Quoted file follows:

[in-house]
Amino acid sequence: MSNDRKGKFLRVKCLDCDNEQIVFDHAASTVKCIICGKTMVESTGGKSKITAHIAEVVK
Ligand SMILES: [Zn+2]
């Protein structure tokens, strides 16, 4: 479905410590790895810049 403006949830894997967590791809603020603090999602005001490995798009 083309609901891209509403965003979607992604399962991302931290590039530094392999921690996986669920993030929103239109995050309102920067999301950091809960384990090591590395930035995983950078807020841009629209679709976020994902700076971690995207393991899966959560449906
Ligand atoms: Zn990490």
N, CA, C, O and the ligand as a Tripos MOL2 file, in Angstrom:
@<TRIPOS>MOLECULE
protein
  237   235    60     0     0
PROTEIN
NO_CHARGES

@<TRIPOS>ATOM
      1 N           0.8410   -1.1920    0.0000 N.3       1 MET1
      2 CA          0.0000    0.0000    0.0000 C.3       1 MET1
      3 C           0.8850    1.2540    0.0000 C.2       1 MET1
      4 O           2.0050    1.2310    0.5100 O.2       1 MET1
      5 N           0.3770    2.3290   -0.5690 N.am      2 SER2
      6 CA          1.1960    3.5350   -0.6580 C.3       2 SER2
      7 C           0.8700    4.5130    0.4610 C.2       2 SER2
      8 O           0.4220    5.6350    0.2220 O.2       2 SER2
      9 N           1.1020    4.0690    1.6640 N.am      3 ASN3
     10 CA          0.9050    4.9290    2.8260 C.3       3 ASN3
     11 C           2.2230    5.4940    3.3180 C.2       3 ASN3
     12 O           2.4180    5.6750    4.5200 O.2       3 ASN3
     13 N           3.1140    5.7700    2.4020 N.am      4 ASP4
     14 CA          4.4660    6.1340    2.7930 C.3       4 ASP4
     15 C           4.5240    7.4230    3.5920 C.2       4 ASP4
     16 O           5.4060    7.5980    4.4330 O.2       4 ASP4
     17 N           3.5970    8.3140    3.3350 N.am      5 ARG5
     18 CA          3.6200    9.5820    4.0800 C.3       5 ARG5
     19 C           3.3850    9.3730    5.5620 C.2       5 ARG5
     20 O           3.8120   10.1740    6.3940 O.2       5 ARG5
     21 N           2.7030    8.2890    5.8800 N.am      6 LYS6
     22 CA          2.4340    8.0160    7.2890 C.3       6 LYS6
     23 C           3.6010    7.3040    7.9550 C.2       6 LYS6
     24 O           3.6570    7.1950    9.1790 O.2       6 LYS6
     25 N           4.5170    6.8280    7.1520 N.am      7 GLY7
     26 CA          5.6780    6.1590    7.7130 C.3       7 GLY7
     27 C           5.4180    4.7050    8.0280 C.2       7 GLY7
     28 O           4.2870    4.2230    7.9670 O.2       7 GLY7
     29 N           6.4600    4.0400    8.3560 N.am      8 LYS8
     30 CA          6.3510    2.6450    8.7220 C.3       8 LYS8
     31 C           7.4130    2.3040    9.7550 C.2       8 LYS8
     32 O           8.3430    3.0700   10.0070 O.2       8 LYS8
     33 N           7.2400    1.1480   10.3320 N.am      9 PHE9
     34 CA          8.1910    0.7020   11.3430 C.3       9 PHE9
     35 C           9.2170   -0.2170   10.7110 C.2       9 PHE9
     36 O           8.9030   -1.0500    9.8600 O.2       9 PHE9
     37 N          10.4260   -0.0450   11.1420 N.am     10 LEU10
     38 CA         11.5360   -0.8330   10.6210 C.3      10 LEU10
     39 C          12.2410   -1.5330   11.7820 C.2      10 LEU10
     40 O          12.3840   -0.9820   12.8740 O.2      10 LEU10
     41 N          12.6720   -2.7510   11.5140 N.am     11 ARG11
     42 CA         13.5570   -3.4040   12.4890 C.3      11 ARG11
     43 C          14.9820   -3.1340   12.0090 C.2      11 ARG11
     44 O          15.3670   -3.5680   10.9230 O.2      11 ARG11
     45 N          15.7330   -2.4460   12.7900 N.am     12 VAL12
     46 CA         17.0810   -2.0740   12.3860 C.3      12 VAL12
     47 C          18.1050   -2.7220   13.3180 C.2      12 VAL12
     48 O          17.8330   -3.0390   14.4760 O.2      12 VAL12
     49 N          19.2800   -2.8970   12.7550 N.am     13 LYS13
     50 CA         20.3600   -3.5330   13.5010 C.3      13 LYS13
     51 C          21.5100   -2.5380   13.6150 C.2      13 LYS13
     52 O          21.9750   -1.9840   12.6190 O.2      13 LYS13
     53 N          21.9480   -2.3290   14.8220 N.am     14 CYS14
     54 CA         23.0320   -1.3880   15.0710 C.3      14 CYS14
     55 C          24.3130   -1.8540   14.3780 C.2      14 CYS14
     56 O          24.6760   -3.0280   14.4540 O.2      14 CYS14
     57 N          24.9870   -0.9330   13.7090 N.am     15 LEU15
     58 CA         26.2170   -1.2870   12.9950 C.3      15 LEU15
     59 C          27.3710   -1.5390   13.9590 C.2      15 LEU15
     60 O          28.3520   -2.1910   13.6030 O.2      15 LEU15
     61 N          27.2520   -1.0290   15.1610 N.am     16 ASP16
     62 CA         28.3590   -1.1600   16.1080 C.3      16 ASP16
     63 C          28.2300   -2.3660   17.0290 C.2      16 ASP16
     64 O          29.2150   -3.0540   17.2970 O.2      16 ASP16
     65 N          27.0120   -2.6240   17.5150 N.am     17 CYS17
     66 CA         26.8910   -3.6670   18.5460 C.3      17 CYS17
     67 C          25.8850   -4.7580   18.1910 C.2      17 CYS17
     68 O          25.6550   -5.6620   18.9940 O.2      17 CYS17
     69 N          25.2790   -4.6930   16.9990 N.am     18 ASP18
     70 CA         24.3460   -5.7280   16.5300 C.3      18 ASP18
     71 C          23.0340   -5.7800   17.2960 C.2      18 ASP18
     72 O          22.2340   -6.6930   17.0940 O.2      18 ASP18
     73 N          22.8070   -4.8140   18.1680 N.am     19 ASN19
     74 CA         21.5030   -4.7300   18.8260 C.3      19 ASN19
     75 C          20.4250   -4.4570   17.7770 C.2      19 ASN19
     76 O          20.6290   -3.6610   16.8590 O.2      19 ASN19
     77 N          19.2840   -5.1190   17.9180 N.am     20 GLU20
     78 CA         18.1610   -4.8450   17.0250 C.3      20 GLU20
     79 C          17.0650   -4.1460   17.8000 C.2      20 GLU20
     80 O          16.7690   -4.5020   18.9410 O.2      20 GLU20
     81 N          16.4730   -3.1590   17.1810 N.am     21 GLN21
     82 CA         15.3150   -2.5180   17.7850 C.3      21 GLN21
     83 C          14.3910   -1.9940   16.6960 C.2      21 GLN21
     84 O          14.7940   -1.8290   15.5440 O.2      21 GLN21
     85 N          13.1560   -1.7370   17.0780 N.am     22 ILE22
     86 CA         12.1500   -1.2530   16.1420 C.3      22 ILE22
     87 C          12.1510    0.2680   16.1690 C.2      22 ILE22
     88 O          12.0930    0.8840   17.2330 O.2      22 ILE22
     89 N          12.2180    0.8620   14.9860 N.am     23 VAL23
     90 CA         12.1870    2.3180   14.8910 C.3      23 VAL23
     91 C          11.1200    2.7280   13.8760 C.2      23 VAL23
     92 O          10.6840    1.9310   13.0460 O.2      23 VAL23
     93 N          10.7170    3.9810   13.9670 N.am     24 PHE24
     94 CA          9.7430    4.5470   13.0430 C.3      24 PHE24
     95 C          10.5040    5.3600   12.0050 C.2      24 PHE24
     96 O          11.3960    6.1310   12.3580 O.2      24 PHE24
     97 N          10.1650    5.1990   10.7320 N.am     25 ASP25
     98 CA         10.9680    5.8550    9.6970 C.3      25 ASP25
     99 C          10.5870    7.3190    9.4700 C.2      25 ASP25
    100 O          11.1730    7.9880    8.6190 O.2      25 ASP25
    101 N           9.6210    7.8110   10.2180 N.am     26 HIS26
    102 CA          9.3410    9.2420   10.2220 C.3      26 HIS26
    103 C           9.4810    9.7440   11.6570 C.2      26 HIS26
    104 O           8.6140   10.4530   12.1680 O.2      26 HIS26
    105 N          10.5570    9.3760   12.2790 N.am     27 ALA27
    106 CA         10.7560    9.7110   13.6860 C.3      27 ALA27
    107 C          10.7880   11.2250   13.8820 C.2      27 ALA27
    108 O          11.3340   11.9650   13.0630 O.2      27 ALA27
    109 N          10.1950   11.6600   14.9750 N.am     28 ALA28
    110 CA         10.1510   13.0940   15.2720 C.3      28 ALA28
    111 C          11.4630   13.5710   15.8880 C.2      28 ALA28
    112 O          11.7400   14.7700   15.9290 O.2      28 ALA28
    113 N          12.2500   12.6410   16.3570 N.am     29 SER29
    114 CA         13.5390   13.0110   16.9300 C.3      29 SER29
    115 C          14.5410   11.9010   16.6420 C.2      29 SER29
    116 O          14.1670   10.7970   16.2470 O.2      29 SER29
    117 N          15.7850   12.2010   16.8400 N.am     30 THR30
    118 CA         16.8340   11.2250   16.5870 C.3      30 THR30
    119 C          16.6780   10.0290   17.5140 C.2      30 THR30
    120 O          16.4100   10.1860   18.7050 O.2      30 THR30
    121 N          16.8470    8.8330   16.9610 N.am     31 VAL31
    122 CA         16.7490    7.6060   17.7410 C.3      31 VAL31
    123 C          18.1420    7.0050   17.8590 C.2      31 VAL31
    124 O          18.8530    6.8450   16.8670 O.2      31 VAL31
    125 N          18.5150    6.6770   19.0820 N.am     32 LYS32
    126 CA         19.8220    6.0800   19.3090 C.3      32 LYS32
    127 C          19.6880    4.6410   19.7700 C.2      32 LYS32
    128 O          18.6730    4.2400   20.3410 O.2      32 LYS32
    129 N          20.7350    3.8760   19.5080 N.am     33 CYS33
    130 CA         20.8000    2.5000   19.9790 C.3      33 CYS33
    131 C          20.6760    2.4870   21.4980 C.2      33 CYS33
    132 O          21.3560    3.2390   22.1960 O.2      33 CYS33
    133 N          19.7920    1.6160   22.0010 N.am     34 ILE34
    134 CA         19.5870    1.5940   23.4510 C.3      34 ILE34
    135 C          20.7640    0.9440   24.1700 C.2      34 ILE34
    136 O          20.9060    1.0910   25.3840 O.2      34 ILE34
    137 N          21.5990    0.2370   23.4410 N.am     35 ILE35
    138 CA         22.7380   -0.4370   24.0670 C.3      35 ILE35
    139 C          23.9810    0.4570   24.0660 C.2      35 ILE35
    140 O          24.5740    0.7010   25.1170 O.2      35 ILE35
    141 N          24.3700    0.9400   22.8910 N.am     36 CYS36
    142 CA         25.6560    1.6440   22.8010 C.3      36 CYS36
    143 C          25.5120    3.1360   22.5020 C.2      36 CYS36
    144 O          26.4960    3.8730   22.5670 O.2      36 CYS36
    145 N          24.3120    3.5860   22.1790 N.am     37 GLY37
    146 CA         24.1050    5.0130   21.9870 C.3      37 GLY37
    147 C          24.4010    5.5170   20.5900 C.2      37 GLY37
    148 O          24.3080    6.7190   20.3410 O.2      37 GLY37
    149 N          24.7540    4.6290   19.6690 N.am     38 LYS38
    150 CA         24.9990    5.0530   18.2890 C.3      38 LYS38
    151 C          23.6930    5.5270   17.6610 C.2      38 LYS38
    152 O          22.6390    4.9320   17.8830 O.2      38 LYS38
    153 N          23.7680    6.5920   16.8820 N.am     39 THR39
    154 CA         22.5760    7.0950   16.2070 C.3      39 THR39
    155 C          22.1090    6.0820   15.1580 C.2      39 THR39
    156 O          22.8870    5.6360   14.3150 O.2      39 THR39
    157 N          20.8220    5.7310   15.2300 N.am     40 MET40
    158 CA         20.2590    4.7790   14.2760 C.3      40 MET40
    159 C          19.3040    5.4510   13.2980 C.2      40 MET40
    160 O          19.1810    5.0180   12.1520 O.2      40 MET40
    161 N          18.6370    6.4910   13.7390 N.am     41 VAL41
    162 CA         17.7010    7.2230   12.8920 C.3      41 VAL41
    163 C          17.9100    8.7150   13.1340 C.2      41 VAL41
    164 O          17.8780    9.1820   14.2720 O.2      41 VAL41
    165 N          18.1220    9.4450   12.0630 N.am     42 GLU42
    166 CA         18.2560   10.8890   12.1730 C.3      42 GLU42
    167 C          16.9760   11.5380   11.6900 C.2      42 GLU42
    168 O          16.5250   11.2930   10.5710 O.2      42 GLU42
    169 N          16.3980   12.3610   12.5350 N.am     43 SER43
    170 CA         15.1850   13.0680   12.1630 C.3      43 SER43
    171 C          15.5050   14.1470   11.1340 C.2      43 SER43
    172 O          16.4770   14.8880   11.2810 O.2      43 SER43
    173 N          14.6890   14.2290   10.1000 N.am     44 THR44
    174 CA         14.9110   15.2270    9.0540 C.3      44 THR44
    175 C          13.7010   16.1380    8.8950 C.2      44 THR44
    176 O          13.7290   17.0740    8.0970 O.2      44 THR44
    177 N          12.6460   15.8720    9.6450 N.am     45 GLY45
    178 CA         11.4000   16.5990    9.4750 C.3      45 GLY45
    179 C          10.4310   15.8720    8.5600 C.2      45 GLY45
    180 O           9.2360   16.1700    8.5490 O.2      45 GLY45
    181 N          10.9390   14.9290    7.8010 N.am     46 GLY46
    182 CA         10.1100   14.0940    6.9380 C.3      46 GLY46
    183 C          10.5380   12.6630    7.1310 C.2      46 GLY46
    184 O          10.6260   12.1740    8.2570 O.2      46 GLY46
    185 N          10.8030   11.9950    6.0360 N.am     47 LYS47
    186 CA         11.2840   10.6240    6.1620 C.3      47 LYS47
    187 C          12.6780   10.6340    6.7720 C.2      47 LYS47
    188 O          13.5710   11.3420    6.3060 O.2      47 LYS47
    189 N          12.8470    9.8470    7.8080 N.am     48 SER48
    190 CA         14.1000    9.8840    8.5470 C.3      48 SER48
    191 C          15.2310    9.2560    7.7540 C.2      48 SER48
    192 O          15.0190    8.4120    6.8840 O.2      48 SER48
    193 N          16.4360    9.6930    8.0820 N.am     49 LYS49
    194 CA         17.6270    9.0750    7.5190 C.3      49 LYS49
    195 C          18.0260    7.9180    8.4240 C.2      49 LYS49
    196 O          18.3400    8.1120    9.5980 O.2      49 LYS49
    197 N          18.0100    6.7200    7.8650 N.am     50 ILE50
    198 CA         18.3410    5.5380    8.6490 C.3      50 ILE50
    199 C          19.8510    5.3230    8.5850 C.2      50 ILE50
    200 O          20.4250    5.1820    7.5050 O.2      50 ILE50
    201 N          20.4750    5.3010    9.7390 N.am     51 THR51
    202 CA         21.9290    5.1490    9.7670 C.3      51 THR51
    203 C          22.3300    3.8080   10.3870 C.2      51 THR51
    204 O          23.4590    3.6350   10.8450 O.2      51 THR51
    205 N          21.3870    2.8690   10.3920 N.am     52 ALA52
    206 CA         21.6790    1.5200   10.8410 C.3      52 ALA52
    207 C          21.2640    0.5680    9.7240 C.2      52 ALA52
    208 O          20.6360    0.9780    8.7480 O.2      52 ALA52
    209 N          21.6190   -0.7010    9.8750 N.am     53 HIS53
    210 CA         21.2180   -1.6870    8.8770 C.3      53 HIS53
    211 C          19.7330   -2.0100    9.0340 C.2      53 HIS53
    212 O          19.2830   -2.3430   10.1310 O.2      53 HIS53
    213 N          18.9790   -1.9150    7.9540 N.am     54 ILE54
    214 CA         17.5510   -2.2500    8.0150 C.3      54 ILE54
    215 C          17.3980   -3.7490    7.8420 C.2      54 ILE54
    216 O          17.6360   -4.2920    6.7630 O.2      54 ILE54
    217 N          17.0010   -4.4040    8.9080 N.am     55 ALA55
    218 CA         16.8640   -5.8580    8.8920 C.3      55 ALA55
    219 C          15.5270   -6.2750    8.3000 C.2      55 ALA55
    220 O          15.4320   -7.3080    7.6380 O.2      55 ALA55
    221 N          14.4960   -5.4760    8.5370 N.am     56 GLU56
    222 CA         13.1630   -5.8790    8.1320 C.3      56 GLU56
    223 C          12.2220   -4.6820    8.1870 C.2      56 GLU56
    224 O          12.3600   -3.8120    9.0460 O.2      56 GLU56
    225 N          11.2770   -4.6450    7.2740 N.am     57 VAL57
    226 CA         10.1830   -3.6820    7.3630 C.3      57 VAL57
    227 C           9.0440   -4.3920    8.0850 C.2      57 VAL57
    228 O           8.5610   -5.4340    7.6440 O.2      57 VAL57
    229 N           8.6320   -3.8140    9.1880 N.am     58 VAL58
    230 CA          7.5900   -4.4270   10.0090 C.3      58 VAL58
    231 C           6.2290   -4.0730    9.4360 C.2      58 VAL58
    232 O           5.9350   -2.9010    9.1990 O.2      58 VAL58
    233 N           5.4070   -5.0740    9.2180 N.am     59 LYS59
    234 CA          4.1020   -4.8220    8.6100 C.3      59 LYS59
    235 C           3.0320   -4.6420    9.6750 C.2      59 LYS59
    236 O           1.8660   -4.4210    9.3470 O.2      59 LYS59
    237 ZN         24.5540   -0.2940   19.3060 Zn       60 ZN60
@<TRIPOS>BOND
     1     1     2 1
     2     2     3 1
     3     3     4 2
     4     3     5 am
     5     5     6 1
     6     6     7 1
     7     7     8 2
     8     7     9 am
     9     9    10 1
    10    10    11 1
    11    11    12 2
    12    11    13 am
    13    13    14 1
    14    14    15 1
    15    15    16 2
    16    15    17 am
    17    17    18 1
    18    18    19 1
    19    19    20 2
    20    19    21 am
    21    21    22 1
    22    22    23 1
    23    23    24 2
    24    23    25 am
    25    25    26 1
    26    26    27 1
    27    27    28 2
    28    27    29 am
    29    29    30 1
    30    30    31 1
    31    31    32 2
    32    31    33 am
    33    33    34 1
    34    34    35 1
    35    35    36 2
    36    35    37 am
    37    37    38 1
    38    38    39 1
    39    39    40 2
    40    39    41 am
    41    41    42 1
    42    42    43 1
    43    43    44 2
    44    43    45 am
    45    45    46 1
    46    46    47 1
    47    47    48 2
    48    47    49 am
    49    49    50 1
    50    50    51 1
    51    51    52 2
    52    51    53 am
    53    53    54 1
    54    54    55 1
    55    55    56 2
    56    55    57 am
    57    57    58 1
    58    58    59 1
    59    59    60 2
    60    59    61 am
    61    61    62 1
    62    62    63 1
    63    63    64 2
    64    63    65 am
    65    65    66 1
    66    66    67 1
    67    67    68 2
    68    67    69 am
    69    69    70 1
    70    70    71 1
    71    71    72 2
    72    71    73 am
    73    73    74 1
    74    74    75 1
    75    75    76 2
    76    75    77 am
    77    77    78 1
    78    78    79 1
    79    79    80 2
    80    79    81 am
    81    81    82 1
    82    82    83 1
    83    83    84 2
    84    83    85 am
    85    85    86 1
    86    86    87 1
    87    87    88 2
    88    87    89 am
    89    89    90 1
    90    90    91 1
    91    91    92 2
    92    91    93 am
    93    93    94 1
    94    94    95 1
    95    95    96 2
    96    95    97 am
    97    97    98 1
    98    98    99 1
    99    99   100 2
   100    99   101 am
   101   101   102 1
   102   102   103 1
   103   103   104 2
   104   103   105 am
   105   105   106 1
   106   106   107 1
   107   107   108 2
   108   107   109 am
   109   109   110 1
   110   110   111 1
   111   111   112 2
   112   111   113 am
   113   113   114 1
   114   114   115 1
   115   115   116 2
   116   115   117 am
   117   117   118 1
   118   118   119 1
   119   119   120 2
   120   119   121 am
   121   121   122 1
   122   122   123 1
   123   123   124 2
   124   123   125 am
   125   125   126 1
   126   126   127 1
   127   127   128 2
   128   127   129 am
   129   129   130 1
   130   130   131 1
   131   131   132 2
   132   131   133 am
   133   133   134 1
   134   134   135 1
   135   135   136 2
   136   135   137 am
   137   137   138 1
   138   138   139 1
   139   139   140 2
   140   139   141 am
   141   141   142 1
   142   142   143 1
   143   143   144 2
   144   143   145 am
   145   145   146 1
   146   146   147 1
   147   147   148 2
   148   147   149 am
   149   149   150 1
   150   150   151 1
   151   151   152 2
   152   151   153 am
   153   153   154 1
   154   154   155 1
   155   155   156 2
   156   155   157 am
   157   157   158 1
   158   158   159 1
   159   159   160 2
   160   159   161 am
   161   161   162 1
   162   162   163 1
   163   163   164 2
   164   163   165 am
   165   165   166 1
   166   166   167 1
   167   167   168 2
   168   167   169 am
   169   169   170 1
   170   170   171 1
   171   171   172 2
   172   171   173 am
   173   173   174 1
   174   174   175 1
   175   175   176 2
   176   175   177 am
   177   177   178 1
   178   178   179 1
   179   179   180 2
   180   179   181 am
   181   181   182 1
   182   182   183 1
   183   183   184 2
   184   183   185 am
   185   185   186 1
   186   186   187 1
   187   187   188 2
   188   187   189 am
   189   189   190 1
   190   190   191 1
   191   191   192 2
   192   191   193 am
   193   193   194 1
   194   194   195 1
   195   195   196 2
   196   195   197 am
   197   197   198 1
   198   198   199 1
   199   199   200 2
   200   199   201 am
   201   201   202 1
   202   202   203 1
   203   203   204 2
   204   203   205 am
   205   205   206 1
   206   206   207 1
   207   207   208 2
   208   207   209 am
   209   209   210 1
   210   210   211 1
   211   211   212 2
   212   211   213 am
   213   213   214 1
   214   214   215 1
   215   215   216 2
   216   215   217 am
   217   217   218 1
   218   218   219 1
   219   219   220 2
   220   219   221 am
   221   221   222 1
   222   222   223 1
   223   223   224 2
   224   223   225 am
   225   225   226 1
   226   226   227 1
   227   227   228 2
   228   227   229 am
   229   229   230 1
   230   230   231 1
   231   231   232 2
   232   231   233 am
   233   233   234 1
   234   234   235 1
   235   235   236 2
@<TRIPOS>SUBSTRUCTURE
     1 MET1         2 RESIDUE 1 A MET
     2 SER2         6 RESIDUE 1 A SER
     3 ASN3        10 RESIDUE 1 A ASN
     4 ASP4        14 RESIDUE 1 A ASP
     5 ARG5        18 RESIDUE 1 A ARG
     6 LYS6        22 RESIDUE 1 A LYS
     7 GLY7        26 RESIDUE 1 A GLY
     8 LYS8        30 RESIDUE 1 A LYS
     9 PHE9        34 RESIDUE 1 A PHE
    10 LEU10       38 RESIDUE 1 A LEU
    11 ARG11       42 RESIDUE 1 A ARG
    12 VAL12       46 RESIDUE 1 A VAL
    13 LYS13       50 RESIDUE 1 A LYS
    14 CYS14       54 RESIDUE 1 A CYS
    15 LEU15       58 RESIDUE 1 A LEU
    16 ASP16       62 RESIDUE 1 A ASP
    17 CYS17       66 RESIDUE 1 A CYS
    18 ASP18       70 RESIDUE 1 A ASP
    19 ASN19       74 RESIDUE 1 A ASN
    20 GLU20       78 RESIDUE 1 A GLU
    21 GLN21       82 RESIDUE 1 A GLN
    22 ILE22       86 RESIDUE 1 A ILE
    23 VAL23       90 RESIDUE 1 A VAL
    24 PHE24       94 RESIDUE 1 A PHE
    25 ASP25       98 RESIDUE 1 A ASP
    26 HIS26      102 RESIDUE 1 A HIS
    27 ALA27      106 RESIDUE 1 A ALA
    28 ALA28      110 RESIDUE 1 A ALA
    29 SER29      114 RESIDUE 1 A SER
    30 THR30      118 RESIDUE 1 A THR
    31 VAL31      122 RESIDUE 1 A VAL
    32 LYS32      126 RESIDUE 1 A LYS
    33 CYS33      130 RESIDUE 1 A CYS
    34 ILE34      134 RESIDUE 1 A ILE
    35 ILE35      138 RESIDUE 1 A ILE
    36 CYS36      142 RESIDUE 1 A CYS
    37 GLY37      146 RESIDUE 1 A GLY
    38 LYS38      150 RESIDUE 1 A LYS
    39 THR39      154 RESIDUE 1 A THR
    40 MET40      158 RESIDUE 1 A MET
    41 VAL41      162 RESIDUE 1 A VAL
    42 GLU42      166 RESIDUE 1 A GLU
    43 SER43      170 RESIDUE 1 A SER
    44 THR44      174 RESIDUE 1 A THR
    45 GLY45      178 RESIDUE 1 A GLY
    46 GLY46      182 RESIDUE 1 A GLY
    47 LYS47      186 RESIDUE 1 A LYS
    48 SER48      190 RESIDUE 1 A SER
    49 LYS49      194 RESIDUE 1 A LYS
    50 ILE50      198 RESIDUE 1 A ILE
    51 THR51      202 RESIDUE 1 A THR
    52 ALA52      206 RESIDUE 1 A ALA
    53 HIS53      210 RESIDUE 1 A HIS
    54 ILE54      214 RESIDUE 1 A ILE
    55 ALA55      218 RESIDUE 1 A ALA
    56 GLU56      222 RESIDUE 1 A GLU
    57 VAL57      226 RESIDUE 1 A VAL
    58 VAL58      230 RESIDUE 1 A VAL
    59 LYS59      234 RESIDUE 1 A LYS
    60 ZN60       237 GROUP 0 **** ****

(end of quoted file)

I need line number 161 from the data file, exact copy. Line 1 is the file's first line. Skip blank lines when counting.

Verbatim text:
    149 N          24.7540    4.6290   19.6690 N.am     38 LYS38